At what scales are your governing equations applicable to (geometric, kinematic and dynamic)? We already know that tides are global. Although people often use a partial domain (say North Atlantic and GOM along the eastern seaboard) with the correct deep water open ocean boundary conditions specified.

According to PF there is about a 32% chance that air temperature will vary by more than ~1.6K in any given year/ Again, I ask what does a random walk have to do with the conservation laws? Nothing!

I did a 2D random walk and consumed a lot of energy because I was really TokedOutDude while the door was only ever one step away the whole time. See that? The start of an energy conservation law.

23. Everett F Sargent says:

Consider a equidistant diagonal lattice …

where t is time and x is temperature. All possible paths of N diagonal steps have the exact same path length!

If we associate the same energy consumed for a single diagonal move then all possible paths taken consume the exact same energy.

That is PF’s energy conservation law, all paths consume the exact same amount of energy. I would add that this is not a very useful energy conservation law.
https://www.researchgate.net/profile/Francesca_Colaiori/publication/1950133/figure/fig1/AS:670714738786312@1536922263731/Typical-configuration-of-m-4-friendly-walkers-on-the-diagonal-square-lattice.pbm

24. Everett said:

“At what scales are your governing equations applicable to (geometric, kinematic and dynamic)? We already know that tides are global.”

I’m not certain which discussion this is directed to, but here is Scientific Reports hot off the press.
Switch Between El Nino and La Nina is Caused by Subsurface Ocean Waves Likely Driven by Lunar Tidal Forcing

They asked the obvious question and looked at the data, which is the time-series of the predominate subsurface wave associated with ENSO. They essentially demonstrate that it’s not the Kelvin wave or wind forcing that is responsible — the consensus reasons — which leaves the only possibility left, which is Carl Wunsch’s favorite forcing for ocean transport.

“For each time step of simulation, the actual positions of the Sun and Moon are calculated using the semi-analytic planetary theory Variations Seculaires des Orbites Planetaires (VSOP87), and the associated gravitational forcing is determined. This tidal forcing option has not been used in the MPI model’s climate predictions or IPCC runs. Nevertheless, the MPI model has demonstrated that it is possible to add to GCMs explicit time-varying gravitational forcing from the Sun and Moon. The VSOP87 source code is available online (http://neoprogrammics.com/vsop87/), and we hope that the climate modelling community could install it to the climate models and conduct long-term coupled ocean-atmosphere experiments, which may provide insights on the relationship between tidal forcing and ENSO as suggested by the our observational study. If the model experiments confirm that lunar tidal forcing drives the observed subsurface ocean waves leading to the switch between El Nino and La Nina, this new physics will provide valuable long-range predictability, and help to improve the ENSO forecasts and decadal to multi-decadal predictions of global climate change.”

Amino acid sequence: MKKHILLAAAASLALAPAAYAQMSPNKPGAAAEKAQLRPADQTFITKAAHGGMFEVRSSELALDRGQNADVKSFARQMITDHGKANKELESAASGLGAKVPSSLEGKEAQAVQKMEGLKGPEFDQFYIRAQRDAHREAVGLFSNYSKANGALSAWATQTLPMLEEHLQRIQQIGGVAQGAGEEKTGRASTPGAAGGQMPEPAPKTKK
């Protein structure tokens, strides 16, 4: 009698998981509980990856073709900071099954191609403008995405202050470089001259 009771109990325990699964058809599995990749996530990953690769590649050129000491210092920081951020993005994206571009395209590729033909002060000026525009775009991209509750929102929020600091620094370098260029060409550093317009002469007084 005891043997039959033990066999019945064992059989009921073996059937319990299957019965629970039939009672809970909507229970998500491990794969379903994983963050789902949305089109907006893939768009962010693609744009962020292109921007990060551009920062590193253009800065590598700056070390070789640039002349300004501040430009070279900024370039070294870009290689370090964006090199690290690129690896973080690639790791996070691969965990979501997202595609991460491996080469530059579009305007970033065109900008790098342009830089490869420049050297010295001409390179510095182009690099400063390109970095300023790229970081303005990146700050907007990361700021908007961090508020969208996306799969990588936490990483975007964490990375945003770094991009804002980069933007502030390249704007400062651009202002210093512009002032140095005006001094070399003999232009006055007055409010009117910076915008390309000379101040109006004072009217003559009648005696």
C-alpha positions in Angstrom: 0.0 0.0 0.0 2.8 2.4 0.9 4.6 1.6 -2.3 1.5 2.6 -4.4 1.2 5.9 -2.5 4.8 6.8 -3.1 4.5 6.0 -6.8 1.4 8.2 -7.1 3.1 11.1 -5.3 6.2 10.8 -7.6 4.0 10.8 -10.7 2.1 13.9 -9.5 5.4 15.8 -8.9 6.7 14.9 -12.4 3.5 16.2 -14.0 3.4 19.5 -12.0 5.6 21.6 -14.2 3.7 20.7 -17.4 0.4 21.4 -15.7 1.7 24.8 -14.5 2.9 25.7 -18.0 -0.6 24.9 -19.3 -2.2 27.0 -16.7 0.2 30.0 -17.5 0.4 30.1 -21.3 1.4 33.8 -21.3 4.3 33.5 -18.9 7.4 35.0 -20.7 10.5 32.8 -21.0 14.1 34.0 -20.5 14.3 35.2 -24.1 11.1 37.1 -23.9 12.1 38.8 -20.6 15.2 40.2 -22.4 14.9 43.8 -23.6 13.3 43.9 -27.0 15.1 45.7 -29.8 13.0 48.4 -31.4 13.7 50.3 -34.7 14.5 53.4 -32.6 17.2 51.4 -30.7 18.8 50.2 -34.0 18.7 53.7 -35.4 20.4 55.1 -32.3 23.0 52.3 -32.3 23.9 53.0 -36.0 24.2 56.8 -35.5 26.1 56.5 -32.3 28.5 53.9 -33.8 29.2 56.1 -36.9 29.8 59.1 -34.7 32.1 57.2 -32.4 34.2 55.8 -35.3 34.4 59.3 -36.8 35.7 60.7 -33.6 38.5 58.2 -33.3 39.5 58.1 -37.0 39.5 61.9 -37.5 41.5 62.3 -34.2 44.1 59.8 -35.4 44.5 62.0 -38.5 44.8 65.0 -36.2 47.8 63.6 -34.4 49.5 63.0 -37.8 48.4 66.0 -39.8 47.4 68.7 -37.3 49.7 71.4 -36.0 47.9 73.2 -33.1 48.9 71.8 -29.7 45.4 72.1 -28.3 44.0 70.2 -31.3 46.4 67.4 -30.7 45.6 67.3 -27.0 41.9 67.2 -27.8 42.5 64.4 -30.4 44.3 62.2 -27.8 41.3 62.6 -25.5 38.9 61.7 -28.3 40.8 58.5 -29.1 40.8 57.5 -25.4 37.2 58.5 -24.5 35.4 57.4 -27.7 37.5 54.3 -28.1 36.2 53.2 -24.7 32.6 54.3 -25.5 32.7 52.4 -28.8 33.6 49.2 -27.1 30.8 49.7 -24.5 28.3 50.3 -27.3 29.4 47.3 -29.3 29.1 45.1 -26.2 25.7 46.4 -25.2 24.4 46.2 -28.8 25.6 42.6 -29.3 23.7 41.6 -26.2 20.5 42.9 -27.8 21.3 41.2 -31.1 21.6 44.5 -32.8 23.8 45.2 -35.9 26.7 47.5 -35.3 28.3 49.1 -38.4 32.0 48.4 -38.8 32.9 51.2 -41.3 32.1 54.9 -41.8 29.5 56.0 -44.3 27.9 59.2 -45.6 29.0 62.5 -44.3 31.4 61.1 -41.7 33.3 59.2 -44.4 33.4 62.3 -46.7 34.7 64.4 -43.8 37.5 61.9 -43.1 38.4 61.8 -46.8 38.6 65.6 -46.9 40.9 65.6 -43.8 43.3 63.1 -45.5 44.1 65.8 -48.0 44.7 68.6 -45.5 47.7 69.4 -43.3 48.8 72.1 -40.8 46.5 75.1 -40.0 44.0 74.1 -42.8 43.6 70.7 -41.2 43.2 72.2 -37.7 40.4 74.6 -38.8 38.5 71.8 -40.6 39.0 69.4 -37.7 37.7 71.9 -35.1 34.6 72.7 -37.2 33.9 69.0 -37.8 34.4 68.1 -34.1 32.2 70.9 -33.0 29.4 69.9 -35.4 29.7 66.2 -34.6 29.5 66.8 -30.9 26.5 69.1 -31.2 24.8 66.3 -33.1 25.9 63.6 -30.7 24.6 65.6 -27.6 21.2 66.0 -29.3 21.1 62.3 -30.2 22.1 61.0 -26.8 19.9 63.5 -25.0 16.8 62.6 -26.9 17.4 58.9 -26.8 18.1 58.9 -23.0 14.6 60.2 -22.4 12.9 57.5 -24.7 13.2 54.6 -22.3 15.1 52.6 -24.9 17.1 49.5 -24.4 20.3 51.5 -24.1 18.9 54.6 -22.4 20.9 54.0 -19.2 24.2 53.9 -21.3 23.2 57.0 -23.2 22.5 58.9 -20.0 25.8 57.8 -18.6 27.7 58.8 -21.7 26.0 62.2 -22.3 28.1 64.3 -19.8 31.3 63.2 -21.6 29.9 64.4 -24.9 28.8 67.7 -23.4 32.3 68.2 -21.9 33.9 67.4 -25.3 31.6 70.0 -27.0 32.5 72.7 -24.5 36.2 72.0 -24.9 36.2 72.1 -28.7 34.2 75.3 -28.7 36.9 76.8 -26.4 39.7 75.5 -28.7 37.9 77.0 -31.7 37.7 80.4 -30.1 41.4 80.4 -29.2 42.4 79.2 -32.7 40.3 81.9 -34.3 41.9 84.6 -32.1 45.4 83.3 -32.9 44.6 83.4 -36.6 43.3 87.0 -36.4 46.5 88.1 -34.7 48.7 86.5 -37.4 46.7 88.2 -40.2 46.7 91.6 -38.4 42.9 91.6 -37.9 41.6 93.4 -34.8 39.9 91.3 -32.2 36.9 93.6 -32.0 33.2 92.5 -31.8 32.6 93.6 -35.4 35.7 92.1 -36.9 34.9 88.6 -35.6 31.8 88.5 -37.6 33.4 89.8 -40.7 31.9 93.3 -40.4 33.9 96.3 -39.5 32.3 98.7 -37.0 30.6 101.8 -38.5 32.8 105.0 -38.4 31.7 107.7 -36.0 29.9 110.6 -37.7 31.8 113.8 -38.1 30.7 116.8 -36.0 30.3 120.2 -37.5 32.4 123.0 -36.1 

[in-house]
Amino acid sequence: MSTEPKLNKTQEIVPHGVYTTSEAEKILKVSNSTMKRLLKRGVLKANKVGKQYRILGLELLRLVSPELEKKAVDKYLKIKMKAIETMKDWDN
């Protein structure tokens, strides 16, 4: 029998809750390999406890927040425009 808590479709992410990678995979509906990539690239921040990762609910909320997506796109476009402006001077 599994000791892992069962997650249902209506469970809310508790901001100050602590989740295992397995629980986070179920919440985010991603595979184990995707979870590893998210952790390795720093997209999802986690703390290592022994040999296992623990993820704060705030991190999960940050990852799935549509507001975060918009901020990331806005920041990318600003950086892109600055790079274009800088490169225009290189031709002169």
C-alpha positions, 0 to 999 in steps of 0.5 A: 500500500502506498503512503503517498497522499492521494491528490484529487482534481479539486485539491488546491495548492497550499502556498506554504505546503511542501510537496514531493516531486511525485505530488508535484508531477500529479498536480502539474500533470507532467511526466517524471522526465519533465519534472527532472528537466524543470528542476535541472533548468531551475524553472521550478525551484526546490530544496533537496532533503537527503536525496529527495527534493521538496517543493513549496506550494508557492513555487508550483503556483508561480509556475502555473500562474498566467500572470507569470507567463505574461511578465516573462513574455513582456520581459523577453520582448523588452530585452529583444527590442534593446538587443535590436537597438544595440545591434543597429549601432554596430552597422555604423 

Pinning this down will do more than anything else to eliminate the variable/random component, which allows the Frank’s of the world to contribute to the FUD.

25. Holger says:

@Nick Stokes Good post at your blog regarding basic numerical analysis.

26. anoilman says:

angech says: “It is a published paper.”
You’re going too far with that claim.
https://en.wikipedia.org/wiki/Frontiers_Media

angech says: “With reviewers that I think you respect..”
“Frontiers has used an in-house journals management software that does not give reviewers the option to recommend the rejection of manuscripts” and that the “system is setup to make it almost impossible to reject papers.”

angech says: “He can do maths.”